On June 21, the House passed H.R. 2, the Agriculture and Nutrition Act of 2018, more commonly known as the “Farm Bill,” by a vote of 213-211. If enacted, the Farm Bill would increase food insecurity for millions of families through funding cuts, stricter work requirements, and bureaucratic hurdles within the Supplemental Nutrition Assistance Program (SNAP). The bill now heads to the Senate, which plans to take up its own bipartisan version that does not include similar work requirements.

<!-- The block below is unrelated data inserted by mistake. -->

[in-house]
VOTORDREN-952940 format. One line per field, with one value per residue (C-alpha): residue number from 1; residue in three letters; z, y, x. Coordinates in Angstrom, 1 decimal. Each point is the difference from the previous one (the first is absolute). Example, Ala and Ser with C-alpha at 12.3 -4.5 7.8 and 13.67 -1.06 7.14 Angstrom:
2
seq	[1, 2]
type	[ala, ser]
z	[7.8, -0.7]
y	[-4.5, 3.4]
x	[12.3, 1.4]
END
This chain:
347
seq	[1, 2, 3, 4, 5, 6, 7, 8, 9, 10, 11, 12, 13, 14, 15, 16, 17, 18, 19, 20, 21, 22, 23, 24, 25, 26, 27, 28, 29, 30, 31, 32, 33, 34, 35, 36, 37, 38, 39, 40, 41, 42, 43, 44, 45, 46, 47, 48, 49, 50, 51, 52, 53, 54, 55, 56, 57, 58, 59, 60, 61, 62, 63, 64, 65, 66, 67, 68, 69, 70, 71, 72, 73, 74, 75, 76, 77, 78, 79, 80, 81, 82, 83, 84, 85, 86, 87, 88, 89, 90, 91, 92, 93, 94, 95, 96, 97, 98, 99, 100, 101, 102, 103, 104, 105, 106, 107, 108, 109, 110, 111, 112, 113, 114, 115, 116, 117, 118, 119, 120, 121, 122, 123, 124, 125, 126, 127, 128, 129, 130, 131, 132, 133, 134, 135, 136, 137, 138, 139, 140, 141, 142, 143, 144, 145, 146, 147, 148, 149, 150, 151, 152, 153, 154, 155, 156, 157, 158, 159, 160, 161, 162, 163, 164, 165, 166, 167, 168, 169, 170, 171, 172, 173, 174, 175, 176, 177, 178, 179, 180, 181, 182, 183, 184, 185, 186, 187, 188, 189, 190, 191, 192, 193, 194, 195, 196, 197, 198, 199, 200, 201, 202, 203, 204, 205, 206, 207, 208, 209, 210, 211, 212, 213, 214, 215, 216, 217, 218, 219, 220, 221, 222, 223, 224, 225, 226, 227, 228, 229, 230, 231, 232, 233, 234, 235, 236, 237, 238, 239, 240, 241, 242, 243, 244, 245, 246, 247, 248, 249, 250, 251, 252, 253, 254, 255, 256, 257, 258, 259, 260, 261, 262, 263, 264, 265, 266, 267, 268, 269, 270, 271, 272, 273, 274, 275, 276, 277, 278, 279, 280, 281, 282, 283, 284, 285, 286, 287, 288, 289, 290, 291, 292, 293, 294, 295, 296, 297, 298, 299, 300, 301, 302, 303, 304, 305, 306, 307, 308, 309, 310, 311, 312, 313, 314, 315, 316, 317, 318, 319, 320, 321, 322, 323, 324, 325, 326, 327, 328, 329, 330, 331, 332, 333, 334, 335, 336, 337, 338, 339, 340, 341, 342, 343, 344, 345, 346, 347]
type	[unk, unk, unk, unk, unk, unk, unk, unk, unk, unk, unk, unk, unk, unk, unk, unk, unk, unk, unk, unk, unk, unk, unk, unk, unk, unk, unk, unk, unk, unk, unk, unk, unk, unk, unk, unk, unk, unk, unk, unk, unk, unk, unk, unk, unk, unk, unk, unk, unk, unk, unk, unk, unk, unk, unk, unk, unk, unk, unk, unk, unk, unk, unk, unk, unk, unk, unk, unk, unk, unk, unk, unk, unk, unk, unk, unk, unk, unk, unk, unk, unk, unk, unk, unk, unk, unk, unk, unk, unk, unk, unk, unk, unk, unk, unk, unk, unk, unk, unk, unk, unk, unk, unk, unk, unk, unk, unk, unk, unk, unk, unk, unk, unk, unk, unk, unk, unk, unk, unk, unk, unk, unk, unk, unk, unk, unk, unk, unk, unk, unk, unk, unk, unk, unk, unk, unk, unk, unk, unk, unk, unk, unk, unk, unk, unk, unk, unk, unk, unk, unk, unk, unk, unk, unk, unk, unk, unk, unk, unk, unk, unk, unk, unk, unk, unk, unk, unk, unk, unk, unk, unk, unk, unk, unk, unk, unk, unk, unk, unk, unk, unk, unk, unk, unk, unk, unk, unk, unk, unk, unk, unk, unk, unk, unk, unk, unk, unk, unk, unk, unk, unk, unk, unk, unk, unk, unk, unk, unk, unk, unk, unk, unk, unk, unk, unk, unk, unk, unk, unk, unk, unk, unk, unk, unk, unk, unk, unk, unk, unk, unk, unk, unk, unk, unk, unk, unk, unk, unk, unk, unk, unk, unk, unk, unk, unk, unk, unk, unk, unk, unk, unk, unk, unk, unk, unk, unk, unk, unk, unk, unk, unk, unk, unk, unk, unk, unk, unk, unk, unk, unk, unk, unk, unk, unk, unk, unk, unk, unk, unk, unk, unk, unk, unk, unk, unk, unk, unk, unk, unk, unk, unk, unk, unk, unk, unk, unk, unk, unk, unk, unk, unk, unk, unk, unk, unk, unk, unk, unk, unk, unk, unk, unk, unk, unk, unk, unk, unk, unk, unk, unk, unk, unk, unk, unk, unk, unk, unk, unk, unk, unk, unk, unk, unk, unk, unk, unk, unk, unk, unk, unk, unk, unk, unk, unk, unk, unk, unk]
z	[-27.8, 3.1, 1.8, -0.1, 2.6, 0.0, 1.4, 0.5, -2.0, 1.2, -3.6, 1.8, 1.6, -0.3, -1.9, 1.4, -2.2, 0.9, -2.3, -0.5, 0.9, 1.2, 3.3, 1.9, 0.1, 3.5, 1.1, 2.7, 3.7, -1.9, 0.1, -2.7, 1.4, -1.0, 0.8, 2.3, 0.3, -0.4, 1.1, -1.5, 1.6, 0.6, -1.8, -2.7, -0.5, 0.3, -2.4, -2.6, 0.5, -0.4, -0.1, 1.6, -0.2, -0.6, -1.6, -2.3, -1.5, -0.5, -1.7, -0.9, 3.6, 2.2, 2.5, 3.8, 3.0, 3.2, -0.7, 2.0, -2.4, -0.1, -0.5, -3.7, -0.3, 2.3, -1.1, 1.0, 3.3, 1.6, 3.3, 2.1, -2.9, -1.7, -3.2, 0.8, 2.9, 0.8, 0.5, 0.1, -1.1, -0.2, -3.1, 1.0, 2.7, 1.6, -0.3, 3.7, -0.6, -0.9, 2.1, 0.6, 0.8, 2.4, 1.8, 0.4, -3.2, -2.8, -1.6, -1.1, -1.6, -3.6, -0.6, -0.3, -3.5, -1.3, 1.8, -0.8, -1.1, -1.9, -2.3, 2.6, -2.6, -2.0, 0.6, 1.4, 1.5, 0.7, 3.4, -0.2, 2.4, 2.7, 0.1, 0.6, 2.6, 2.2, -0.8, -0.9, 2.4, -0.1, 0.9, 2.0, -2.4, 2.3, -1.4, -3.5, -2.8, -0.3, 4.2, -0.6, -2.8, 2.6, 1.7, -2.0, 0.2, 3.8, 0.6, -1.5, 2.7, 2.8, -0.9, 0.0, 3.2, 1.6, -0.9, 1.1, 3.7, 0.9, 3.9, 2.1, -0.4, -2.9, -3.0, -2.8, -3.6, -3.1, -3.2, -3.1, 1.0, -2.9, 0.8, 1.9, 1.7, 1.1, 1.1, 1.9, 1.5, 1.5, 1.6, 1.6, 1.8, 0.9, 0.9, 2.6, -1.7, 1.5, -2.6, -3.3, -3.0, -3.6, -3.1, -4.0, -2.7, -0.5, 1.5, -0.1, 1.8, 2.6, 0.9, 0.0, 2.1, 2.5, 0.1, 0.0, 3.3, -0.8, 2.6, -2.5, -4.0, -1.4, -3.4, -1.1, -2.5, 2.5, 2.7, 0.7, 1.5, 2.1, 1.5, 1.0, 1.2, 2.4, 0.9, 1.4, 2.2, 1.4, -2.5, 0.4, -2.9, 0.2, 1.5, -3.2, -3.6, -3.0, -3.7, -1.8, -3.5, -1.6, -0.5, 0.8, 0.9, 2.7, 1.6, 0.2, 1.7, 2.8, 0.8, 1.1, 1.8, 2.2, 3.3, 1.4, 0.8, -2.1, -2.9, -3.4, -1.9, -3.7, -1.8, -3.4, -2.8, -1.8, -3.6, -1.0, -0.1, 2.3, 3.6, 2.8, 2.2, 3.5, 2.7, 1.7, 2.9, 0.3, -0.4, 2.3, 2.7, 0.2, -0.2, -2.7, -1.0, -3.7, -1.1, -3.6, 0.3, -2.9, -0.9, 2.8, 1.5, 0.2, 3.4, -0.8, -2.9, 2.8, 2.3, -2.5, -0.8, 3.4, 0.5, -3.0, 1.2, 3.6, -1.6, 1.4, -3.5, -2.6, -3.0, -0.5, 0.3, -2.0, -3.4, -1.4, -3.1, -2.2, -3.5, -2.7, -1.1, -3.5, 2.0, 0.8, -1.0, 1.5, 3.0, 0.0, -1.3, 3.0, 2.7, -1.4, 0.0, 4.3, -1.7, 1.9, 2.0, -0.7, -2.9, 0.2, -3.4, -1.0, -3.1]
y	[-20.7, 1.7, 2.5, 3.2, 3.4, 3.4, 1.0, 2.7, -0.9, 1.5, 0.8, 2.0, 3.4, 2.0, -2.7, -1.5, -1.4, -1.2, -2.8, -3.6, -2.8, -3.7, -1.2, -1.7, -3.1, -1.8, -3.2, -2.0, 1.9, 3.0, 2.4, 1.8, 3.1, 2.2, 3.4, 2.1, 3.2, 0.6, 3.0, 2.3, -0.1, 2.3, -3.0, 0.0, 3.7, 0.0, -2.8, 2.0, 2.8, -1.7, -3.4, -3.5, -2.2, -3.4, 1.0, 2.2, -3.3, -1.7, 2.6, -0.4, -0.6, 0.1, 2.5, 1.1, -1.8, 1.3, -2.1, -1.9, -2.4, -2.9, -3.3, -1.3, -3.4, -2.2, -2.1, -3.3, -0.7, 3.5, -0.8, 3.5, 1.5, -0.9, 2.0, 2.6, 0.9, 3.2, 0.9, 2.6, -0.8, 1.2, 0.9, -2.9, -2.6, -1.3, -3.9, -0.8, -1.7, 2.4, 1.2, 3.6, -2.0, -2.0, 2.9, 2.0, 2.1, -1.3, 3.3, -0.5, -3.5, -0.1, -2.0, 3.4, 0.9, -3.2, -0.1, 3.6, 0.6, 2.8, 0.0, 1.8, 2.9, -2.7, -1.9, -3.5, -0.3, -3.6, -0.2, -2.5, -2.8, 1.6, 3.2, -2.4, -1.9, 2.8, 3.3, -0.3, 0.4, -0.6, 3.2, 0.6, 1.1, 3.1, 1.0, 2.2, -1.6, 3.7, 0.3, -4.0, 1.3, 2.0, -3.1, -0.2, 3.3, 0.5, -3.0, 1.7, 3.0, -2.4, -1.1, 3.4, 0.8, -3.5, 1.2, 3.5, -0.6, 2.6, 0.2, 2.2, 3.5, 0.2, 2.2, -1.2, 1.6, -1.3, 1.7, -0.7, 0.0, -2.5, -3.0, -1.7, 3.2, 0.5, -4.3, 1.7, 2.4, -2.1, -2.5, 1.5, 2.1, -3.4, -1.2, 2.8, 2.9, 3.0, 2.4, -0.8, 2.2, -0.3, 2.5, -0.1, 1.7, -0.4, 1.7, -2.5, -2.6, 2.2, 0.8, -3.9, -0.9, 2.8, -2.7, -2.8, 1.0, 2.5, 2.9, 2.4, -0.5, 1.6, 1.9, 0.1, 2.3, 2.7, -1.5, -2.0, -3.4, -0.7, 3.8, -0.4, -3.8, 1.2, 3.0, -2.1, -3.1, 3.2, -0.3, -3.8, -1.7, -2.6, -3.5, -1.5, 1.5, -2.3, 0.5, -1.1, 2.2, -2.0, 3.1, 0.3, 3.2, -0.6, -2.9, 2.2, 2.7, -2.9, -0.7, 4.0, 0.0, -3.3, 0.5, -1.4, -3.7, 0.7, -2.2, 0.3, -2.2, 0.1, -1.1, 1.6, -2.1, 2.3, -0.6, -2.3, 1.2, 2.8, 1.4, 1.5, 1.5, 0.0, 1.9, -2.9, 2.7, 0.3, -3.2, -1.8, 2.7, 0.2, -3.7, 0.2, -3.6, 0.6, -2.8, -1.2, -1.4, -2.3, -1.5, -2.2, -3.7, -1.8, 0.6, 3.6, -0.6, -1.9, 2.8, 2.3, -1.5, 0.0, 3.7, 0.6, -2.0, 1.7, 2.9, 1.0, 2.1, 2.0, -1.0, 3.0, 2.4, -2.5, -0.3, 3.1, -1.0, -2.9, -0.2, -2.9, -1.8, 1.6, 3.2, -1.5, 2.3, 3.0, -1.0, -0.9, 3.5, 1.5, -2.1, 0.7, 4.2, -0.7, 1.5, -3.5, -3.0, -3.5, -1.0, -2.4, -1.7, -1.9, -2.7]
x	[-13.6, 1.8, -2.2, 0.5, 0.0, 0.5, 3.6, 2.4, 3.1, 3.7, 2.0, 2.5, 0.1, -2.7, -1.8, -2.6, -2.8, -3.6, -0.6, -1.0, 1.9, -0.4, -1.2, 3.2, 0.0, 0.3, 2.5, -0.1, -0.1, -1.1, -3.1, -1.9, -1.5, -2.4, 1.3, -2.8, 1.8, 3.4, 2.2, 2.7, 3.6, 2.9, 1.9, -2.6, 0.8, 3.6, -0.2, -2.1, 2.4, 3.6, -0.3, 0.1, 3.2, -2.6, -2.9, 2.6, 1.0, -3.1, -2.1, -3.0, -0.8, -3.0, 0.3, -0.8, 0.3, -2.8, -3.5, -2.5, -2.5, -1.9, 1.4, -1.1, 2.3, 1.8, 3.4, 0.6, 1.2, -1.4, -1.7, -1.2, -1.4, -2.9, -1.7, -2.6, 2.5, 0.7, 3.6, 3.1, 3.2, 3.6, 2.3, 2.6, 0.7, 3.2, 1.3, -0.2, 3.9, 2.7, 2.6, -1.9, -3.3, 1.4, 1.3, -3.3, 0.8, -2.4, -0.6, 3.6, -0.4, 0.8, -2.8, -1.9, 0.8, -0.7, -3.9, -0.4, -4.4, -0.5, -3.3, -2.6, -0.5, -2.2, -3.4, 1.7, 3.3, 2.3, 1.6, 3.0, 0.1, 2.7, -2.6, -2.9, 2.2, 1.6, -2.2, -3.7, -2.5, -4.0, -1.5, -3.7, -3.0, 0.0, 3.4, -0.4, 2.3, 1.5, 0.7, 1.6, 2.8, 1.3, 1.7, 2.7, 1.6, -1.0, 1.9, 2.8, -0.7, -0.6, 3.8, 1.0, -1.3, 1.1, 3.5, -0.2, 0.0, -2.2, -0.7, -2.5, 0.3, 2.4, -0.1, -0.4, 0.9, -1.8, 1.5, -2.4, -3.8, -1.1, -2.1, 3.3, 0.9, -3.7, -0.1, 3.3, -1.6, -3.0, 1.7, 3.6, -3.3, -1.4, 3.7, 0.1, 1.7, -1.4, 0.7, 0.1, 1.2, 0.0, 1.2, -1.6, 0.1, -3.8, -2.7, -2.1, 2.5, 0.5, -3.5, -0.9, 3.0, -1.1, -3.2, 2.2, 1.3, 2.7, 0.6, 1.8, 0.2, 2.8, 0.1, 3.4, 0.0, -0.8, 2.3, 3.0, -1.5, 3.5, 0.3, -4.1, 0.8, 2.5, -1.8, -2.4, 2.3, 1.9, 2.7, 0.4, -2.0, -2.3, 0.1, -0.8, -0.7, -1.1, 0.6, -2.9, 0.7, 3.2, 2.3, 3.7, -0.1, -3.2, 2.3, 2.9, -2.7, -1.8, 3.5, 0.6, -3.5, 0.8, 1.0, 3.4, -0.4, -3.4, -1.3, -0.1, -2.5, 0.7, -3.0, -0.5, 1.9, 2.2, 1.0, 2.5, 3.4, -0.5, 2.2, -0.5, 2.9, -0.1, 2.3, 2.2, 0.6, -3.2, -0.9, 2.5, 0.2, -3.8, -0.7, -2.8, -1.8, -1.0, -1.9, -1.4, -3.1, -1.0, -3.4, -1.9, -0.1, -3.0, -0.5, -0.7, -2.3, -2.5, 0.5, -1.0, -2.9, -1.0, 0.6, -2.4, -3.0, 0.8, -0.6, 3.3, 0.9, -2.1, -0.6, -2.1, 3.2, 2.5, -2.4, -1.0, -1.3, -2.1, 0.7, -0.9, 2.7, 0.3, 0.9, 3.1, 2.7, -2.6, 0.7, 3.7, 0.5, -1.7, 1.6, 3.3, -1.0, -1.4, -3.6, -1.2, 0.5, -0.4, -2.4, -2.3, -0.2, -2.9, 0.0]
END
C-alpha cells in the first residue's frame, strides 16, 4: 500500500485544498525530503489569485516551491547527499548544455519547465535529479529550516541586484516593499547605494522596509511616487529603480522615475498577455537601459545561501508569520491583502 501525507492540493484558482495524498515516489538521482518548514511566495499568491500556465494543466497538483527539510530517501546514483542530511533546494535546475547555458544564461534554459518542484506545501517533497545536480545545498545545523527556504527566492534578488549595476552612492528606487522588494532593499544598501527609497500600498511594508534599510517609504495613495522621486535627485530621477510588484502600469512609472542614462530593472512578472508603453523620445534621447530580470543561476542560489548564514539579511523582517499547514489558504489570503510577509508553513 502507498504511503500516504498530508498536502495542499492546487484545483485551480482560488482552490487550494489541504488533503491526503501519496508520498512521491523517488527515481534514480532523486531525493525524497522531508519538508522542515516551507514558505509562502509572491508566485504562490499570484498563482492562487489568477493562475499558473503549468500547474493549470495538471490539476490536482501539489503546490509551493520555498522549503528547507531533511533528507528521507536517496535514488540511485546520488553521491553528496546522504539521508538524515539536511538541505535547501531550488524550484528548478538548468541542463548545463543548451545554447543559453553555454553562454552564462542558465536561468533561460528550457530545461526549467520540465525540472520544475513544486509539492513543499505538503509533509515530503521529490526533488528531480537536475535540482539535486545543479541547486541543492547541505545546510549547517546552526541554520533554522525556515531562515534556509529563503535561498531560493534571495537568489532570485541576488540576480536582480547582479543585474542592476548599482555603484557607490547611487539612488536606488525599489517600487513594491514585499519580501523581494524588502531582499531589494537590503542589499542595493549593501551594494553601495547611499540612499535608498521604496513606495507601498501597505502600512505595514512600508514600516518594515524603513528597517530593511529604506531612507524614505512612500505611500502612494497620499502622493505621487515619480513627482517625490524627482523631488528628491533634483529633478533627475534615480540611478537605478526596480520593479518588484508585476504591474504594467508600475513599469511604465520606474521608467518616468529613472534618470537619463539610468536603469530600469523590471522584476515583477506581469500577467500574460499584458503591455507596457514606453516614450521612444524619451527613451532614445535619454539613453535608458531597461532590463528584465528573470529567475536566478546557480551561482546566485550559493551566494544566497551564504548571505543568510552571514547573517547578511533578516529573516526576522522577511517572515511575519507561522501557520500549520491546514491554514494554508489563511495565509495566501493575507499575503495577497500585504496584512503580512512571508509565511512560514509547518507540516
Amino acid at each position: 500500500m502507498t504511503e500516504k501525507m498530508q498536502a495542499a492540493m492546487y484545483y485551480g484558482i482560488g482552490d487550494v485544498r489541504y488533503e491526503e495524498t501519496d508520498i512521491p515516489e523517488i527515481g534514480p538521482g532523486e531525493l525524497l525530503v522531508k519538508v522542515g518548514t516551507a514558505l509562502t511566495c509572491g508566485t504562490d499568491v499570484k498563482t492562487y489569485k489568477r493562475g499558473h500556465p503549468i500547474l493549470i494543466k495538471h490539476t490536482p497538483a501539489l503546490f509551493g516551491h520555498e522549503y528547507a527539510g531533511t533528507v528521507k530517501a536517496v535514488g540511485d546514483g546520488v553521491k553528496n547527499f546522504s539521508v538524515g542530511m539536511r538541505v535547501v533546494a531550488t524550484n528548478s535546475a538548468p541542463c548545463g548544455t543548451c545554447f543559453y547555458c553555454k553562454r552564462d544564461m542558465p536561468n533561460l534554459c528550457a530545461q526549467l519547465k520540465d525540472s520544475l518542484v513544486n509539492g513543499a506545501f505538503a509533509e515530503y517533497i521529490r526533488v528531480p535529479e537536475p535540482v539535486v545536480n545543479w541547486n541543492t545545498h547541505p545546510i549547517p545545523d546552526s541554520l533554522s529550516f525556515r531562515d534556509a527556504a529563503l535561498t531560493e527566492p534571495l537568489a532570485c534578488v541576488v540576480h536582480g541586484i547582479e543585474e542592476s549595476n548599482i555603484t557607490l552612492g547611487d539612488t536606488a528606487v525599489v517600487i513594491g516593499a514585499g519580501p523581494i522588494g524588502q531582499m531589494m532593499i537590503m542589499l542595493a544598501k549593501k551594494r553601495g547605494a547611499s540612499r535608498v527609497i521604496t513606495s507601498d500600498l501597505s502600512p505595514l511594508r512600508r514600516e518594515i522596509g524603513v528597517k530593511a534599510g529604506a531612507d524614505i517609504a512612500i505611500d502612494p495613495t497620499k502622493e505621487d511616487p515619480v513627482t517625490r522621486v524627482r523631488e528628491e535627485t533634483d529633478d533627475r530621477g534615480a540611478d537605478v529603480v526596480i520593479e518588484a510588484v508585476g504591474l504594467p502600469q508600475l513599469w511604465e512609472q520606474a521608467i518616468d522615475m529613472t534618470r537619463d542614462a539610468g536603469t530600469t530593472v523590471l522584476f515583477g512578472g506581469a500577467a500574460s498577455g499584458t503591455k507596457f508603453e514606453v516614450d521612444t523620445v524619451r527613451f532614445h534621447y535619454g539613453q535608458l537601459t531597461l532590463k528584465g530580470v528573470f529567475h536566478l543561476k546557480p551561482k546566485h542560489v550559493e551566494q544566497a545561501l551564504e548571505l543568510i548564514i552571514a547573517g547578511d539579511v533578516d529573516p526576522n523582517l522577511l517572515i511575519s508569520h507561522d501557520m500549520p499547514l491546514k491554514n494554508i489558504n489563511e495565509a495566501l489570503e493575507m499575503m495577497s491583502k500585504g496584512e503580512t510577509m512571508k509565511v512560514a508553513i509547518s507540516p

The SNAP program already imposes work requirements and allows states to apply further conditions for assistance. The House Farm Bill would create an even stricter policy with additional bureaucratic hurdles aimed at further restricting the number of families that can receive food assistance. Under the bill, SNAP recipients would have to prove each month that they worked, participated in a work training program for at least 20 hours a week, or qualified for an exemption. This requirement would leave workers who lack sick leave, caregivers, and people with disabilities at risk of losing their SNAP assistance. Families already struggling to make ends meet would have even fewer resources to meet their other basic needs, including housing.